Commodore Theatre

4228 Walnut Street,
Philadelphia, PA 19104

Unfavorite 3 people favorited this theater

Additional Info

Previously operated by: Stanley-Warner Theatres, Warner Bros. Circuit Management Corp.

Architects: Paul J. Henon, Jr., William H. Hoffman

Firms: Ballinger Company, Hoffman-Henon Co.

Functions: Mosque

Styles: Spanish Moorish

Previous Names: 43rd Street Theatre

Nearby Theaters


The Commodore Theatre opened by the Stanley-Warner Theaters chain on September 22, 1928 with Lon Chaney in “Laugh, Clown, Laugh”. Located on the corner of 43rd Street and Walnut Street in West Philadelphia. Designed by the architectural firm Ballinger Company, in association with Hoffman & Henon in a Spanish Revival/Moorish style. The auditorium block runs parallel to Walnut Street. The Commodore Theatre was equipped with a 3 manual 10 rank Wurlitzer theatre organ.

Closed as a movie theatre on May 13, 1956 with Marlon Brando in “Guys and Dolls”. It was given a new lease of life in the early-1960’s when it became a live theatre, changing its name to 43rd Street Theatre. Theatre use failed after a couple of seasons and the building lay empty and unused for a while.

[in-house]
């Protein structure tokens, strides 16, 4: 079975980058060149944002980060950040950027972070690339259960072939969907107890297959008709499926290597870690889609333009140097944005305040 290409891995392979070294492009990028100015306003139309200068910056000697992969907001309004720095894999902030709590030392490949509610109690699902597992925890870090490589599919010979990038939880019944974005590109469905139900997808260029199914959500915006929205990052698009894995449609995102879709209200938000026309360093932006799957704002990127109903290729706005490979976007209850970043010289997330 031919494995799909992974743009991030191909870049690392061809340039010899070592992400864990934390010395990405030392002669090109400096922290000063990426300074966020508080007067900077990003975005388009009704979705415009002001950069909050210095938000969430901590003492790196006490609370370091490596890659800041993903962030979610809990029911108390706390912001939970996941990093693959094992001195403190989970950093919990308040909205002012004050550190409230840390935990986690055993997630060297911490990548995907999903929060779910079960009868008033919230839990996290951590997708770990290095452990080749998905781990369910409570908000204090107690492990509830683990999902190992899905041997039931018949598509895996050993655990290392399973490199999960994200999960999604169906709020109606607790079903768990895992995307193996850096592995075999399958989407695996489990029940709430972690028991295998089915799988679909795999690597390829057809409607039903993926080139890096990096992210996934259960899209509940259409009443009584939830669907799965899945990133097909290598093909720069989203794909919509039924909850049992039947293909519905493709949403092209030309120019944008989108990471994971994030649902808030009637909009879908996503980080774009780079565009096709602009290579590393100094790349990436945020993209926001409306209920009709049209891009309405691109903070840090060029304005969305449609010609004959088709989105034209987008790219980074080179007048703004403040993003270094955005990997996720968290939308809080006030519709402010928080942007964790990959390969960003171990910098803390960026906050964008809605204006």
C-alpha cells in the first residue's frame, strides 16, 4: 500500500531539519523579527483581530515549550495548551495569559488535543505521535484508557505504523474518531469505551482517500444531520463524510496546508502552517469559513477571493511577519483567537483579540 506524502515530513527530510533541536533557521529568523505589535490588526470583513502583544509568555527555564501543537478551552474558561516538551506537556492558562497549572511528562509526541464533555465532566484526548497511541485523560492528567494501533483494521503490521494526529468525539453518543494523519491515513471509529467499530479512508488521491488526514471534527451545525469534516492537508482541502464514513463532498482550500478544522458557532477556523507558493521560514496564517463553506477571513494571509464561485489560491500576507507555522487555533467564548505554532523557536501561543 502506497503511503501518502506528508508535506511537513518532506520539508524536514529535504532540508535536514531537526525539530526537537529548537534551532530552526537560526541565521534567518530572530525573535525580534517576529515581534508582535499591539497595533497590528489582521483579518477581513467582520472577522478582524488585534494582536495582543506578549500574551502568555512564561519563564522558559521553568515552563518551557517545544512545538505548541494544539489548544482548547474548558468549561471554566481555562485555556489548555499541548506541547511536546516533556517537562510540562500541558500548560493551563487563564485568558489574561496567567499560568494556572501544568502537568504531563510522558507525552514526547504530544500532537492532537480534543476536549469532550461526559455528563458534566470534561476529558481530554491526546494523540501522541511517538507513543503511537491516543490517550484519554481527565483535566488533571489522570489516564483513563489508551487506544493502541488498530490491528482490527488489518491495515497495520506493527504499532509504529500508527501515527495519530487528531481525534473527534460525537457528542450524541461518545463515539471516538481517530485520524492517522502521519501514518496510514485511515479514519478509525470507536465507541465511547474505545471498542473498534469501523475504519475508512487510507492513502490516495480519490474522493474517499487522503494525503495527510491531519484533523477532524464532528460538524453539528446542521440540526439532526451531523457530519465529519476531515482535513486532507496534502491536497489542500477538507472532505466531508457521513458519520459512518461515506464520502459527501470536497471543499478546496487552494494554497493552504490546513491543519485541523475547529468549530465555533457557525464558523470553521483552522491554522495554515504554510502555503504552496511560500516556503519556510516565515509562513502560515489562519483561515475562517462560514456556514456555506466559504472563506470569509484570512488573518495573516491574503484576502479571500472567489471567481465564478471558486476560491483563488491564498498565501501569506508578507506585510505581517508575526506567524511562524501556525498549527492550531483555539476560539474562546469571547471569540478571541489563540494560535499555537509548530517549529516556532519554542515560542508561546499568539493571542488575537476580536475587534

It was converted into church use, and since 1973 has served as a mosque.

Contributed by Ken Roe

Recent comments (view all 8 comments)

kencmcintyre on December 19, 2008 at 12:10 pm

I remember that building very well from my college days. I used to live at 44th and Walnut, so I would walk by that old barn every day. The marquee on the roof was kind of a giveaway. Funny to see pictures of that neighborhood after 25 years.

HowardBHaas on March 3, 2009 at 3:07 pm

3 June 1950 Box Office stated that Gloria Swanson would be hostess at a “Sunset Boulevard” screening at Commodore Theatre on June 19.

kencmcintyre on May 8, 2009 at 9:33 am

Here is a 1952 photo from

kencmcintyre on January 20, 2010 at 10:50 pm

It looks like the theater was a church in 1964, from this Temple U. photo:

rivest266 on May 21, 2014 at 4:16 pm

September 22nd, 1928 grand opening ad in photo section.

dallasmovietheaters on February 20, 2022 at 6:37 pm

Stanley Warner closed the Commodore Theatre on May 13, 1956 with “Guys and Dolls.” The long-running Commodore and Ogontz were retrofitted as live theaters. The Commodore became the Forty-Third Street Theatre beginning on January 12, 1959 with “The Potting Shed” by Graham Greene. It appears to have folded after just two plays.

You must login before making a comment.

New Comment

Subscribe Want to be emailed when a new comment is posted about this theater?
Just login to your account and subscribe to this theater.